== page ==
Amos Walker doesn't mean to walk into trouble. But sometimes it finds him, regardless. The missing woman has left a handwritten note that said, "Don't look for me." Any P.I. would take that as a challenge, especially when he found out that she'd left the same message once before, when having an illicit affair.
But this time it's different. The trail leads Walker to an herbal remedies store, where the beautiful young clerk knows nothing about the dead body in the basement…or about any illegal activity that might be connected to the corpse. She is, however, interested in Walker's body, and he discovers he's interested in hers as well.
But he can't tarry long, for the Mafia could be involved…or maybe there's a connection to the porno film studio where the missing woman's former maid now works. But when two Mossad agents accost Walker—and then are brutally killed—he realizes he's discovered a plot far darker run by someone more deadly than either the Detroit Mafia or a two-bit porn pusher.
Who—or what—could be so viciously murderous? Walker has few clues, and knows only that with every new murder he is no closer to solving the case. When he finally gets a break, he recognizes the silken, deadly hand of a nemesis who nearly killed him twice before…and this time may finish the job.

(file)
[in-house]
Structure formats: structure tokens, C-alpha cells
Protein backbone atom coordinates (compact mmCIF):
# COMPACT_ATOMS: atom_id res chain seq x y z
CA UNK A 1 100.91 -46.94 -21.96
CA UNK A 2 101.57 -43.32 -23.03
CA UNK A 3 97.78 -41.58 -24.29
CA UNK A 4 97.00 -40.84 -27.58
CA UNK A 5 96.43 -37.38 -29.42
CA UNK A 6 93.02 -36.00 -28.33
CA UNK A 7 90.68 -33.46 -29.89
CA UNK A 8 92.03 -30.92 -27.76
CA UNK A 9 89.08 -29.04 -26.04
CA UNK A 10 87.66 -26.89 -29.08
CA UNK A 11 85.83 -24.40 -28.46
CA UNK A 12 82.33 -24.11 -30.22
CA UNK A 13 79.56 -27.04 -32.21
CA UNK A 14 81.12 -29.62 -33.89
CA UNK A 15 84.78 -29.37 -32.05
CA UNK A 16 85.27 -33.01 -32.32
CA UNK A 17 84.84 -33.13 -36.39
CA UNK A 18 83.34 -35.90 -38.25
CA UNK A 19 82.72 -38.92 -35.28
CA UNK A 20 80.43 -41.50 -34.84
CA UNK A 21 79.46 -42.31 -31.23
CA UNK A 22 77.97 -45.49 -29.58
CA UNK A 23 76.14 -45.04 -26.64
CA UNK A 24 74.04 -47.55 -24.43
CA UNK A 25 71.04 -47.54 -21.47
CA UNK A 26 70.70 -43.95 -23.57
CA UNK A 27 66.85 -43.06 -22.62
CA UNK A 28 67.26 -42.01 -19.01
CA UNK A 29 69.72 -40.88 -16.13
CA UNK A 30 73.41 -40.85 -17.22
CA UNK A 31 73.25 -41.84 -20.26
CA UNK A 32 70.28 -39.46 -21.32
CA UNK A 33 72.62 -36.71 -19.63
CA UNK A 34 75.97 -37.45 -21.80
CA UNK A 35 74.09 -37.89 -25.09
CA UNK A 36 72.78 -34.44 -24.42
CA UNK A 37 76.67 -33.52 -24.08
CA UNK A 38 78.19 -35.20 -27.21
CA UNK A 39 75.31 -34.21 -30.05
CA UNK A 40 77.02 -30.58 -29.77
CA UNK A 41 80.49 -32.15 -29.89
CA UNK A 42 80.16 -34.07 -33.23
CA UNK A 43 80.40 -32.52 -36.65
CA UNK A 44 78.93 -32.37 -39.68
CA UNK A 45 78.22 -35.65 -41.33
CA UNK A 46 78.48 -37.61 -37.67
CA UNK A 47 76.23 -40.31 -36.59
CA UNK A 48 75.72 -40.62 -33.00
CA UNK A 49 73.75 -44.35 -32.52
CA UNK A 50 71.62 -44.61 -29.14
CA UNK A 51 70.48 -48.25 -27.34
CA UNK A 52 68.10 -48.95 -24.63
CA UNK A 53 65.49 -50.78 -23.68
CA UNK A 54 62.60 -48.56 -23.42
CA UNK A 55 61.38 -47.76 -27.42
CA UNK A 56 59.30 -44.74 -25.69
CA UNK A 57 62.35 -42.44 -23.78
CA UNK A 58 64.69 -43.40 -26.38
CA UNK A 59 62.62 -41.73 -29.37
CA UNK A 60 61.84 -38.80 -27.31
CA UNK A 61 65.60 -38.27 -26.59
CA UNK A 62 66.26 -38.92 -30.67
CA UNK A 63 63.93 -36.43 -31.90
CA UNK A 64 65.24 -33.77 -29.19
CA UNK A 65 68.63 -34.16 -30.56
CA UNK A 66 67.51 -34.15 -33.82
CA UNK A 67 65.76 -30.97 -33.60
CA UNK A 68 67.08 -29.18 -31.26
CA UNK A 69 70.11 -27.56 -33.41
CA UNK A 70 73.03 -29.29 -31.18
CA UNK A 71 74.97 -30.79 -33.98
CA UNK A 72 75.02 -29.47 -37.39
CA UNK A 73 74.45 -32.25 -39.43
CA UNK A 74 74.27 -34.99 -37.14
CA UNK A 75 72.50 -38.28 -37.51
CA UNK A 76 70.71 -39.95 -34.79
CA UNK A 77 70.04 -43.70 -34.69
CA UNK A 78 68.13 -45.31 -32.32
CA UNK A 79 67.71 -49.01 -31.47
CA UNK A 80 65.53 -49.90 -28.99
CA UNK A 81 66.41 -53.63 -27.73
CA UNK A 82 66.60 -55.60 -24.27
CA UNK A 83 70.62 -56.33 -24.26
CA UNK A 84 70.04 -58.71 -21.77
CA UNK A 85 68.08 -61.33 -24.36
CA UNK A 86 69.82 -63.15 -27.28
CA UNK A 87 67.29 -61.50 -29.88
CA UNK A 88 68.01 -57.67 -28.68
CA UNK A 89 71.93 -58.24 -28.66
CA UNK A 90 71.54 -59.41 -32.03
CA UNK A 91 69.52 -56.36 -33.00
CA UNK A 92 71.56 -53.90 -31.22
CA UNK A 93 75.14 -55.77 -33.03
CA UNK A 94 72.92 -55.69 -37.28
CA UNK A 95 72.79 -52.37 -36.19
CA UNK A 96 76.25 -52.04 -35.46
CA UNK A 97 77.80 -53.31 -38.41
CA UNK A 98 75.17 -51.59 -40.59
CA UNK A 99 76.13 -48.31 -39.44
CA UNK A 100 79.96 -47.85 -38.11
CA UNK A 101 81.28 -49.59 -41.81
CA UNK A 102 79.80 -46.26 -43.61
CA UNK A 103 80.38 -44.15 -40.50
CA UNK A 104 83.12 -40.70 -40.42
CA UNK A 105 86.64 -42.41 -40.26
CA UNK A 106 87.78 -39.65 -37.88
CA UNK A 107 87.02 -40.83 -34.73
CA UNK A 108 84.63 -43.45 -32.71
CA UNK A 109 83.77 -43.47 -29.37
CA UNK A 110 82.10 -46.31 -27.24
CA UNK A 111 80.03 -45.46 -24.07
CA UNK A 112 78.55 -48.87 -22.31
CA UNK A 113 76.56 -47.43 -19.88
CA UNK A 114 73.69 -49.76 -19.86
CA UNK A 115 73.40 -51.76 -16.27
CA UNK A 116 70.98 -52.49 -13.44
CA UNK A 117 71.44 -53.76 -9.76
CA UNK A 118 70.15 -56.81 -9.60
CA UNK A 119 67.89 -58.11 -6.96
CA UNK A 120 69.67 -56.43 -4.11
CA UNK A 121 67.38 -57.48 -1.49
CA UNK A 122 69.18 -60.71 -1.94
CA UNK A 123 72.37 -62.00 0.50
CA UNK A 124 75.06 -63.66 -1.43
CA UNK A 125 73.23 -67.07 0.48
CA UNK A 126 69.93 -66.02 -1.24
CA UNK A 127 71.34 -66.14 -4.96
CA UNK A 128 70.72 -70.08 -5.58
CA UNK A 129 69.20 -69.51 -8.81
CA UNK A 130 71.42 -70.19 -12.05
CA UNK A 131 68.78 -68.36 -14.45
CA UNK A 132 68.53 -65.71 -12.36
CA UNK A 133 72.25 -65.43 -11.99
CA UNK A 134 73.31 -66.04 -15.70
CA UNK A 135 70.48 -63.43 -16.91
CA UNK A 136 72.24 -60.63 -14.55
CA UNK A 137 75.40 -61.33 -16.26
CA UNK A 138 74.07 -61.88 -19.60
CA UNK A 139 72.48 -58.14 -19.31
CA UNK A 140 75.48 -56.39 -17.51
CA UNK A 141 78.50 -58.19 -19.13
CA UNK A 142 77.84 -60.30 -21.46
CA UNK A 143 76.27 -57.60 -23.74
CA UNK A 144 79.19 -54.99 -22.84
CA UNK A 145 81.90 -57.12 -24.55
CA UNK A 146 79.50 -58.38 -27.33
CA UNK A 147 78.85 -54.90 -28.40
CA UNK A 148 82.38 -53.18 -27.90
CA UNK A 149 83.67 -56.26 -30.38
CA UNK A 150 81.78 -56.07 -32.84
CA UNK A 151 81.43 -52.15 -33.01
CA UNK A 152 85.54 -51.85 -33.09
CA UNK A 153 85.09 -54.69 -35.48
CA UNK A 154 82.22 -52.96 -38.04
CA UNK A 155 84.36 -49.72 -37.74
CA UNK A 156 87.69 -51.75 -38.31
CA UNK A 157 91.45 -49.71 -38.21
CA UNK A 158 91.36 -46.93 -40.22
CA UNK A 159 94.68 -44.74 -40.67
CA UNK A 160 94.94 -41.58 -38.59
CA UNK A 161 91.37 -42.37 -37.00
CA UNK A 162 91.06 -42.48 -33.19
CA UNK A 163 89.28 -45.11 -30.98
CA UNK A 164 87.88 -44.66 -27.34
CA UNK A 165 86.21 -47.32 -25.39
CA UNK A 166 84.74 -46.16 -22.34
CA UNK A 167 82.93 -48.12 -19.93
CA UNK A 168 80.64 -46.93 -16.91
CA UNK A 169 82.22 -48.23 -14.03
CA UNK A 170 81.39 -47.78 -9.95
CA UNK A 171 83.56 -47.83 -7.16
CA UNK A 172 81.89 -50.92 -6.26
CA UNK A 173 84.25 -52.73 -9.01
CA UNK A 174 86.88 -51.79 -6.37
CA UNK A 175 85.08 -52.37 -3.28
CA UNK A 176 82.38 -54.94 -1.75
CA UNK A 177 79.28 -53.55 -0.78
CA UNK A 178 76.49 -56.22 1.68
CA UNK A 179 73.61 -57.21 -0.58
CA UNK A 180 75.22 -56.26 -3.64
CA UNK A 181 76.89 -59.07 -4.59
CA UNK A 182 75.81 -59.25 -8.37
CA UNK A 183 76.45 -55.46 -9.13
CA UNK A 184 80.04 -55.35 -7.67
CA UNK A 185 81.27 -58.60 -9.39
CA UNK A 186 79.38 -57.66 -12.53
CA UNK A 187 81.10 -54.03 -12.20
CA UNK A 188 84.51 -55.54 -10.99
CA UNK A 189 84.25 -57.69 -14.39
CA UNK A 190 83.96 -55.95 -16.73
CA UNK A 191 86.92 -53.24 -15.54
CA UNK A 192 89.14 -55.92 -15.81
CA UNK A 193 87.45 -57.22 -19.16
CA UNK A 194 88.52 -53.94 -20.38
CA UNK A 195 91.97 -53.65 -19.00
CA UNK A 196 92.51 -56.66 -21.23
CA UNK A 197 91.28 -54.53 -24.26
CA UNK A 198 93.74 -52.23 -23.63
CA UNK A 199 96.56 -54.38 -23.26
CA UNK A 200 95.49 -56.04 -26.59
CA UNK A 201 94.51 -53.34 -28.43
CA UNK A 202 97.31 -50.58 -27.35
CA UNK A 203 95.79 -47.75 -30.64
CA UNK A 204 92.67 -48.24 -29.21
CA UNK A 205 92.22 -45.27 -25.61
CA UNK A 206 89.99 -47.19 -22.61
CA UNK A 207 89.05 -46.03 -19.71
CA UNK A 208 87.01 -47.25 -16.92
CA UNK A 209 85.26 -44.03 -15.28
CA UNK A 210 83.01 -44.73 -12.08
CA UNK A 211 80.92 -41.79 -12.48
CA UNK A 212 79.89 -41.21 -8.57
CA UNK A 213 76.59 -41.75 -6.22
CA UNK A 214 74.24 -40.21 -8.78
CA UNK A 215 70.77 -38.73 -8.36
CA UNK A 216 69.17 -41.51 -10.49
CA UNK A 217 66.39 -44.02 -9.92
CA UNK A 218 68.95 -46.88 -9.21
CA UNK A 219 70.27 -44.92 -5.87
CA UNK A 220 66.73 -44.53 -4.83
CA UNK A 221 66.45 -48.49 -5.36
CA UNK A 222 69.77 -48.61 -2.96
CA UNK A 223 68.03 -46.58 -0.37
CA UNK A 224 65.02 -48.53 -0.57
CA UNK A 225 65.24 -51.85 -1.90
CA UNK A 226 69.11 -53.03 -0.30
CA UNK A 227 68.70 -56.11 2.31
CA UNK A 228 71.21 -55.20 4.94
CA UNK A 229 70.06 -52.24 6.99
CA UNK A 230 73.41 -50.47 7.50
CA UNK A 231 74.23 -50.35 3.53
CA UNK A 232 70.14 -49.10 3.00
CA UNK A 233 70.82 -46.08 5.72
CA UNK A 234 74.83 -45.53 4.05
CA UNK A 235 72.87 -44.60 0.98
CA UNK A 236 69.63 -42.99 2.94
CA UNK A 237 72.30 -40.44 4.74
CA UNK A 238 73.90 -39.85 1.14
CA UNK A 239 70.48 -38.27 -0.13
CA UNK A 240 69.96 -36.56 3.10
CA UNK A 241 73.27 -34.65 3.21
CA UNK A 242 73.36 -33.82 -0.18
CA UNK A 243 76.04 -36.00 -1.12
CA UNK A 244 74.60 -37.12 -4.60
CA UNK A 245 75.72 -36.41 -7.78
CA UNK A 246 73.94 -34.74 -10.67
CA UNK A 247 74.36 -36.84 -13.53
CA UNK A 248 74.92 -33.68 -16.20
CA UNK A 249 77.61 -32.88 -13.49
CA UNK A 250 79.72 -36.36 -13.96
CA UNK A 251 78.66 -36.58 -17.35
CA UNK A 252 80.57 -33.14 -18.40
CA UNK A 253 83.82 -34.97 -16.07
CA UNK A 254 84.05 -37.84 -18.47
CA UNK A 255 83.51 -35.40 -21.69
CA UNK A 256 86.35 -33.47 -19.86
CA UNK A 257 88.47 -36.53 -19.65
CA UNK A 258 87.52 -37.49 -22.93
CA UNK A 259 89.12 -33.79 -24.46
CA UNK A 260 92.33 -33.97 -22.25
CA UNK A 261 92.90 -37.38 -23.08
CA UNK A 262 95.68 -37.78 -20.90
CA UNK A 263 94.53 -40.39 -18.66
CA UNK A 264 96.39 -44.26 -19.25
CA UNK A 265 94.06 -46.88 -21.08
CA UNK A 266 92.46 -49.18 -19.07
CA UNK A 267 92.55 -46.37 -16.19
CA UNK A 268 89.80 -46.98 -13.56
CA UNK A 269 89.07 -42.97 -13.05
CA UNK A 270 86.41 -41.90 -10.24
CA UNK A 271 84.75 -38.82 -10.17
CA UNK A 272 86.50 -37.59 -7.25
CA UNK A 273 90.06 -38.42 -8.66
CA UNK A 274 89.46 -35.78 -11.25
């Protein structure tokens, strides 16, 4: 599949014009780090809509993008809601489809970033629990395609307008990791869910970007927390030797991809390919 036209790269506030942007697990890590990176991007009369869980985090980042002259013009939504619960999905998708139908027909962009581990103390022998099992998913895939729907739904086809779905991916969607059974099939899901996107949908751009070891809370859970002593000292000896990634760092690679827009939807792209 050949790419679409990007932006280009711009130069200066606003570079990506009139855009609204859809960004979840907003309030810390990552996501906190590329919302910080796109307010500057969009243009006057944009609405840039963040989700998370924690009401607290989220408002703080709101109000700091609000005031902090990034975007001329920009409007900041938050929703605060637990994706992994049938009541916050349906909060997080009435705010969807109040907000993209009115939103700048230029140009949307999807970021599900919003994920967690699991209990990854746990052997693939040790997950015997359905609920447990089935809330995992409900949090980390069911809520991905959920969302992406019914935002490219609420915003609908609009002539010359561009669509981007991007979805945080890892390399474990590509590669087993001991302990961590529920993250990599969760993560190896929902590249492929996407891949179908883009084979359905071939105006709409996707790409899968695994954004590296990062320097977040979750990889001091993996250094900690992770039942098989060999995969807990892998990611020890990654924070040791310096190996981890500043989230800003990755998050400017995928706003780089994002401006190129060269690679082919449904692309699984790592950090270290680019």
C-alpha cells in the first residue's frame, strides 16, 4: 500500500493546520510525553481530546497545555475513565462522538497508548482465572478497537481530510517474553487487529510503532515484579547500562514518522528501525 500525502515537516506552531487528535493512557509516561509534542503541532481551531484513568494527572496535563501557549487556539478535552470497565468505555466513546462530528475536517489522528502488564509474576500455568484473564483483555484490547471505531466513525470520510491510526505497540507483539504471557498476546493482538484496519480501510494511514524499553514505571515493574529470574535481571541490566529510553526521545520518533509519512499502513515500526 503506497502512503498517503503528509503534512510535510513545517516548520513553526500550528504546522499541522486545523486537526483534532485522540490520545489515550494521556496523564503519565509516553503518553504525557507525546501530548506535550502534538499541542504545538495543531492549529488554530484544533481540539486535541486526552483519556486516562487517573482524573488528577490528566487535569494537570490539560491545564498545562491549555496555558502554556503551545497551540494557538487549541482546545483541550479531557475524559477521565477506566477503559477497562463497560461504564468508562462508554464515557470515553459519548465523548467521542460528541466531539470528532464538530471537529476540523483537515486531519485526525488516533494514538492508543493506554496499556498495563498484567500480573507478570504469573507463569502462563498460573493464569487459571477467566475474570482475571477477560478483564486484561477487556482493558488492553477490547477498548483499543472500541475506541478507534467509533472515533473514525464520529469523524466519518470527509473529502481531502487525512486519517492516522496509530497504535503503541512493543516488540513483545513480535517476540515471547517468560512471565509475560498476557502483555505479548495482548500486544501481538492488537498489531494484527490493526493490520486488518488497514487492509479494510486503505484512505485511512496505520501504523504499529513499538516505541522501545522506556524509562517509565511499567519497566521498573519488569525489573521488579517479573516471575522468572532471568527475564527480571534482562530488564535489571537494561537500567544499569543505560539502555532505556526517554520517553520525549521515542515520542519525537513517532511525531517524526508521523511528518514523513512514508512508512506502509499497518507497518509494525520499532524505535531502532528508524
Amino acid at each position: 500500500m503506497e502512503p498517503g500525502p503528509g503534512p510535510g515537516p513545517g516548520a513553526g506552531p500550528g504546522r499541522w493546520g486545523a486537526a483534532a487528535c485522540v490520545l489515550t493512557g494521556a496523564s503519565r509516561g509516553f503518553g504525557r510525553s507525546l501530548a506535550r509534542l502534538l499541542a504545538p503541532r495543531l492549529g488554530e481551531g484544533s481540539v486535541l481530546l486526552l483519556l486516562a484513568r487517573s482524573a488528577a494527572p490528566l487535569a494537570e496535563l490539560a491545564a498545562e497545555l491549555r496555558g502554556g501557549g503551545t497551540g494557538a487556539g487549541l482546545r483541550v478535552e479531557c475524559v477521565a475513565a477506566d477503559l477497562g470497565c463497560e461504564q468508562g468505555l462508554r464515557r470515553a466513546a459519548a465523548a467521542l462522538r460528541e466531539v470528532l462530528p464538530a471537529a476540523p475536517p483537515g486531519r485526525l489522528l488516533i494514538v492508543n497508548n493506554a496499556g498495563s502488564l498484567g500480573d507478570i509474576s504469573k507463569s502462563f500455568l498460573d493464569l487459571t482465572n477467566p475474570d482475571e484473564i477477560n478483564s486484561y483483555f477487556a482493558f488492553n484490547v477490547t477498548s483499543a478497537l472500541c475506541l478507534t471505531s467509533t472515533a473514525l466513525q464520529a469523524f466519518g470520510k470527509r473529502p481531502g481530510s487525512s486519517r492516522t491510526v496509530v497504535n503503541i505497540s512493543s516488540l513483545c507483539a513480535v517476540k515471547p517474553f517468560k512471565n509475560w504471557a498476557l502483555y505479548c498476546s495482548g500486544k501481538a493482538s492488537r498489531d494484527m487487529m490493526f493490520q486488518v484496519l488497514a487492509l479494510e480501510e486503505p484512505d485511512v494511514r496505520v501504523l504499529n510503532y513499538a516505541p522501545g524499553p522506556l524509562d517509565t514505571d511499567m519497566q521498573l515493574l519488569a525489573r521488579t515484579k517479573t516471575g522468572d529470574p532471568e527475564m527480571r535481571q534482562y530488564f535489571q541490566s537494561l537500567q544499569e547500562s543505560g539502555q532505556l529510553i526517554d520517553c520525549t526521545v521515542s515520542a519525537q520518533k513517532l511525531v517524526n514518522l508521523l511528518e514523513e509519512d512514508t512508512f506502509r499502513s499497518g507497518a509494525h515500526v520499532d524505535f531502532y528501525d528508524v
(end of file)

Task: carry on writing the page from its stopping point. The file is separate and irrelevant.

In Loren D. Estleman's Don't Look For Me, Amos Walker's up to his neck in dames, drugs…and murder, again
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In Estleman's suspenseful, no-frills 23rd Amos Walker novel (after 2012's Burning Midnight), investment banker Alec Wynn asks the cynical Detroit private detective to find his missing wife, Cecelia, who disappeared, leaving behind a note simply stating, "Don't look for me." Walker starts with Wynn's ex-apprentice, who had an affair with Cecelia, but gets nowhere with him. With few leads, the detective tracks down the herbal remedies store that supplied Cecelia with a cabinet-full of pills, to see if anyone there has any idea of her whereabouts. The search has some unexpected twists, though readers of the genre won't be surprised when the case turns violent. Estleman has few peers when it comes to giving his world-weary PI downbeat Chandleresque lines ("I thought I heard a bird singing, but it turned out to be a sanitation truck backing up in the next block"), which complement a lean but engrossing plot and a plausibly human lead.
Customer ReviewsSee All
Estleman is a pro, and Amos is a lot of fun. Together They always deliver. I've stopped reading a lot of series writers because they get stale and go through the motions but not Estleman, which is why I keep buying the books.